Origin of crops by Colin K. Khoury, Harold A. Achicanoy, Carlos Navarro-Racines, Steven Sotelo, and Andy Jarvis at the International Center for Tropical Agriculture (CIAT). Version 1.0 (May 2016). This work is licensed under a Creative Commons Attribution 4.0 International (CC BY 4.0). This work is associated with the publication: 'Like a furnace': Massive heatwave could roast Australian records "Days when it feels like a furnace outside are not going to be great for any moisture that's still around," she said. Apart from humans caught in the prolonged heat, wildlife from birds to bees, livestock and pets may also struggle. On present forecasts, the hottest places may be in South Australia, with the Bureau of Meteorology indicating back-to-back days of 49 and 50 degrees in some remote regions for next Wednesday and Thursday.
OpenStreetMap Where is this? Reverse Directions Welcome to OpenStreetMap! OpenStreetMap is a map of the world, created by people like you and free to use under an open license. Hosting is supported by UCL, Bytemark Hosting, and other partners. Learn More Start Mapping Former Australian PM Malcolm Turnbull says Trump is the world's 'leading climate denier' Donald Trump is the world’s “leading climate denier”, the former Australian prime minister Malcolm Turnbull has said. Turnbull, who lost the prime ministership in August 2018 in part because of his own party’s opposition to his plans to do more to reduce greenhouse gas emissions, made the comments to BBC Newsnight on Tuesday (Wednesday morning, Australian time). The US president told the world’s business leaders to stop listening to “prophets of doom” as he used a keynote speech at the World Economic Forum to attack the teenage activist Greta Thunberg over her climate crisis warnings.
Earth - Your life on earth Explore BBC Earth's unique interactive, personalised just to you. Find out how, since the date of your birth, your life has progressed; including how many times your heart has beaten, and how far you have travelled through space. Investigate how the world around you has changed since you've been alive; from the amount the sea has risen, and the tectonic plates have moved, to the number of earthquakes and volcanoes that have erupted. Grasp the impact we've had on the planet in your lifetime; from how much fuel and food we've used to the species we've discovered and endangered. And see how the BBC was there with you, capturing some of the most amazing wonders of the natural world. Explore, enjoy, and share with your friends either the whole page, or your favourite insights.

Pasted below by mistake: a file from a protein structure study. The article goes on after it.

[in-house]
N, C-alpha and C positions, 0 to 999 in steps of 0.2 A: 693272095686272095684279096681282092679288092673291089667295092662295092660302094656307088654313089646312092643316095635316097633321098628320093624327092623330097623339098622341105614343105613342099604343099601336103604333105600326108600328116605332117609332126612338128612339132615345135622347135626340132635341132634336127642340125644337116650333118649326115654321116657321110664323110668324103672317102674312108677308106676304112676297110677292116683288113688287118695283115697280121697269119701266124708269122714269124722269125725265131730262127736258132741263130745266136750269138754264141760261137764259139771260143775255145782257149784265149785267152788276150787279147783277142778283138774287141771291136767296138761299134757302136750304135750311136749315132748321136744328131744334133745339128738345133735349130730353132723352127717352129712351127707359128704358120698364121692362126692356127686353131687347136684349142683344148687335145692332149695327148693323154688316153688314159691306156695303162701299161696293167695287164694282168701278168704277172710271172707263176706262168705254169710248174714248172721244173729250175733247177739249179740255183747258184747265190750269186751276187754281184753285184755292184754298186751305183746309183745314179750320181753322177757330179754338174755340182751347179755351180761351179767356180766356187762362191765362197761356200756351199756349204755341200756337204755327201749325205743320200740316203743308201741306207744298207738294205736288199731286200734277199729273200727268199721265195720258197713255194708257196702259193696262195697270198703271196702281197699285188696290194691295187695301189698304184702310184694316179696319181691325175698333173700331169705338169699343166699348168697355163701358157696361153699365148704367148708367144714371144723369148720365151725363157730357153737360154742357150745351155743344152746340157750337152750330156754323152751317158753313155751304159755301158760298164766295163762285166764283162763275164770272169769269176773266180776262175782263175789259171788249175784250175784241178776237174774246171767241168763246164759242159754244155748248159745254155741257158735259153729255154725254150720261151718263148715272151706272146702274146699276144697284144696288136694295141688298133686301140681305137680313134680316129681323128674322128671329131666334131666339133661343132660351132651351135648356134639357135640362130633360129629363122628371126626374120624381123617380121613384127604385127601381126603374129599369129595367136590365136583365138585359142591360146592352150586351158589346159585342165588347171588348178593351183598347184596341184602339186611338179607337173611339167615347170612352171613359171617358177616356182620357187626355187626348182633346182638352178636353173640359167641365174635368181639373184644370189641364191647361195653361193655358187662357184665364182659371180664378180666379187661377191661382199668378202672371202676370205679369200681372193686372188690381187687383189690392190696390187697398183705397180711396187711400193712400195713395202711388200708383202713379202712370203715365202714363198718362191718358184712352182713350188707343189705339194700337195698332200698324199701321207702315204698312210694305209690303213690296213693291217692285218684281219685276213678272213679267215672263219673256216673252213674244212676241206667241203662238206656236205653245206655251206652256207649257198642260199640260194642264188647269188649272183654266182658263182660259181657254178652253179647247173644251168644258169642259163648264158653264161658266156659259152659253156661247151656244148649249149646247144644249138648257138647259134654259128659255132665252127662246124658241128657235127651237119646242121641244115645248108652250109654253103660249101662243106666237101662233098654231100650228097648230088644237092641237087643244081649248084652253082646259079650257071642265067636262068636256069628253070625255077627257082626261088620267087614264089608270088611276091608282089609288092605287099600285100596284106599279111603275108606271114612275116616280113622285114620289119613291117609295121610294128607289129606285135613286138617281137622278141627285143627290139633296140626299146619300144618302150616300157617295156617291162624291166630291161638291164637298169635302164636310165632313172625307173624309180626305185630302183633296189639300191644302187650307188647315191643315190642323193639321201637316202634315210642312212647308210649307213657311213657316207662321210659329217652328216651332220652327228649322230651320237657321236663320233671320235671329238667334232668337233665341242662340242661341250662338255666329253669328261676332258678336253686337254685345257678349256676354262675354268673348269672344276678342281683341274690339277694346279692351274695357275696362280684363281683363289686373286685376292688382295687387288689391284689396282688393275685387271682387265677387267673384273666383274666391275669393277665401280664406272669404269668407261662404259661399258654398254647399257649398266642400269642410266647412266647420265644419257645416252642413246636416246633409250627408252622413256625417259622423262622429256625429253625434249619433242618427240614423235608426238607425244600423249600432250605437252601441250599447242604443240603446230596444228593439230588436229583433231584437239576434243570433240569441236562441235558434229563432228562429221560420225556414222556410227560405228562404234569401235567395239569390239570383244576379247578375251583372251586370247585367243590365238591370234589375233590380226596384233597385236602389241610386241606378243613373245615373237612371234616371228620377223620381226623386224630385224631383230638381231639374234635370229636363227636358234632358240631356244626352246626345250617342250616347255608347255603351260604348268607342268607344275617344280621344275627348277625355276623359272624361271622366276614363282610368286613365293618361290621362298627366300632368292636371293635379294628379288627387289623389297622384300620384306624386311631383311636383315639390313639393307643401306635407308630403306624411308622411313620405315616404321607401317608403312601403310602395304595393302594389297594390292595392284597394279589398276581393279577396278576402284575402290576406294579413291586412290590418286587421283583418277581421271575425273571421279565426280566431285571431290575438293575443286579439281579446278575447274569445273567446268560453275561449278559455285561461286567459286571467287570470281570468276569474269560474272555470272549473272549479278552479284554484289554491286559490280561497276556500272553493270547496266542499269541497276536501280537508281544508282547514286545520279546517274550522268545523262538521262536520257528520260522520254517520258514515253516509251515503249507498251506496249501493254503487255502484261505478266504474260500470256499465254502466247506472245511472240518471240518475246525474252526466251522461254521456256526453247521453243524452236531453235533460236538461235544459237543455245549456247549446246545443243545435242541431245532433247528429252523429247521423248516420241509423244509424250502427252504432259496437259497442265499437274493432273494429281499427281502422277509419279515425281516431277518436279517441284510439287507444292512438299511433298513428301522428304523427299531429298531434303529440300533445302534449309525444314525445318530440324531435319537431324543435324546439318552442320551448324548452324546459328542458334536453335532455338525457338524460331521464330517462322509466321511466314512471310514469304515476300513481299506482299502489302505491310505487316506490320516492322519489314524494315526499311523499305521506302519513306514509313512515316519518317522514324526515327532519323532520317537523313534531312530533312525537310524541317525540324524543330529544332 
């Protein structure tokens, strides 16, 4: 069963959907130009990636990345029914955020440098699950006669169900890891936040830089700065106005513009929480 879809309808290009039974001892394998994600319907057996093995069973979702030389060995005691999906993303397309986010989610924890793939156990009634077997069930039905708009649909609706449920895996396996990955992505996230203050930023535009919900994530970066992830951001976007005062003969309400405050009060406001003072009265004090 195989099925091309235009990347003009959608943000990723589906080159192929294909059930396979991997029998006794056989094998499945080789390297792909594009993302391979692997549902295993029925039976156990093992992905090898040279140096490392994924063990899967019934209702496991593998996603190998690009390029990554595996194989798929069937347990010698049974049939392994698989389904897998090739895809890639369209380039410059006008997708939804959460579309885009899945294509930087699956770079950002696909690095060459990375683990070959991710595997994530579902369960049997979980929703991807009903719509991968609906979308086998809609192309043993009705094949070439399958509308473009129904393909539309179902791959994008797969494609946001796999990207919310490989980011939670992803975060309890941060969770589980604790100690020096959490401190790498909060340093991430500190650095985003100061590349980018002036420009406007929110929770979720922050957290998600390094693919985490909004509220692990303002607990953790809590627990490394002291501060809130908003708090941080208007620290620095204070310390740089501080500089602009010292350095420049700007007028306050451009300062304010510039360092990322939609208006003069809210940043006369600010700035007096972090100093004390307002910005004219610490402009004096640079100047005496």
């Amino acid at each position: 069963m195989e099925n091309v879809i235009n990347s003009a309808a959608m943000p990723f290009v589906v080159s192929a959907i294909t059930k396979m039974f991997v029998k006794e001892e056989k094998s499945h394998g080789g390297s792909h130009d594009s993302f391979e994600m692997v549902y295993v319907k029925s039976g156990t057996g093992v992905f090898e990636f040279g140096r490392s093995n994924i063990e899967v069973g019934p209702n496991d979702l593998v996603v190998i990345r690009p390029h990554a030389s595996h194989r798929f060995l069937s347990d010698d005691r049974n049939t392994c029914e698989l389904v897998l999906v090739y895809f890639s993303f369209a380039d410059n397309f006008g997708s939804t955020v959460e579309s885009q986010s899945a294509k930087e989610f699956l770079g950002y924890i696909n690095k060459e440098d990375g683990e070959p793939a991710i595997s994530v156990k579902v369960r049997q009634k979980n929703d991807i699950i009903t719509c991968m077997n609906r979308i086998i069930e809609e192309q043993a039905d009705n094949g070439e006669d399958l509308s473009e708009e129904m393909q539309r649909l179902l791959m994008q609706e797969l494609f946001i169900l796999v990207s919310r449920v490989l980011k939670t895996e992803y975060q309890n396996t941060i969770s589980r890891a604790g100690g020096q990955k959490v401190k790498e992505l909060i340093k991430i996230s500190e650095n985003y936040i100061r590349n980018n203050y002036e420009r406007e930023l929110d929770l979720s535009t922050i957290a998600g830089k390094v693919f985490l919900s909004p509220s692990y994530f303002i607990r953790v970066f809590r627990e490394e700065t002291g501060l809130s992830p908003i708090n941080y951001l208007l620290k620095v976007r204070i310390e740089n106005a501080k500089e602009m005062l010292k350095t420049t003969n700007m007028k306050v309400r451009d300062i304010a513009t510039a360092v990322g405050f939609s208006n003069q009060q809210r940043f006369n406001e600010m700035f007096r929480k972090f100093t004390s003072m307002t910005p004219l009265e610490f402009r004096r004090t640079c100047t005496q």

No one job is worth saving at the expense of climate catastrophe. Not even Scott Morrison's Would the prime minister rule out protecting Australians from terrorism if it cost a single job? Would he promise that no nurse, teacher or other public servant would be sacked in pursuit of a budget surplus? Of course not. These Maps Show You How to Live, Not Just Where Data for GOOD Knowledge is the first step on the way to progress. It used to be that paper maps were the free gifts that came with your new compass, graphically representing geography via points, lines, and fire-breathing dragons—all of which indicated orientation, distance, latitude, longitude, and the sheer vastness of uncharted territory. But today’s multidimensional digital maps are comprehensive, interactive, and they’ve got the compass built right in. Plus, they’re changing the way we interact with our environments and with each other.
untitled The definition of a greenhouse gas is at the same time very simple and very complicated for the ordinary man (or woman !) : such a gaz is “just” a gas mixed in the atmosphere that absorbs the infrared radiation emitted by the earth’s surface. We are not accustomed to these gases because neither nitrogen nor oxygen, the two most abundant gases of the atmosphere (78% and 21%, respectively), that many of us have heard of, have this ability to intercept infrared radiation. But once this is said, what are these gases exactely ? And are we the sole emitters for these gases ?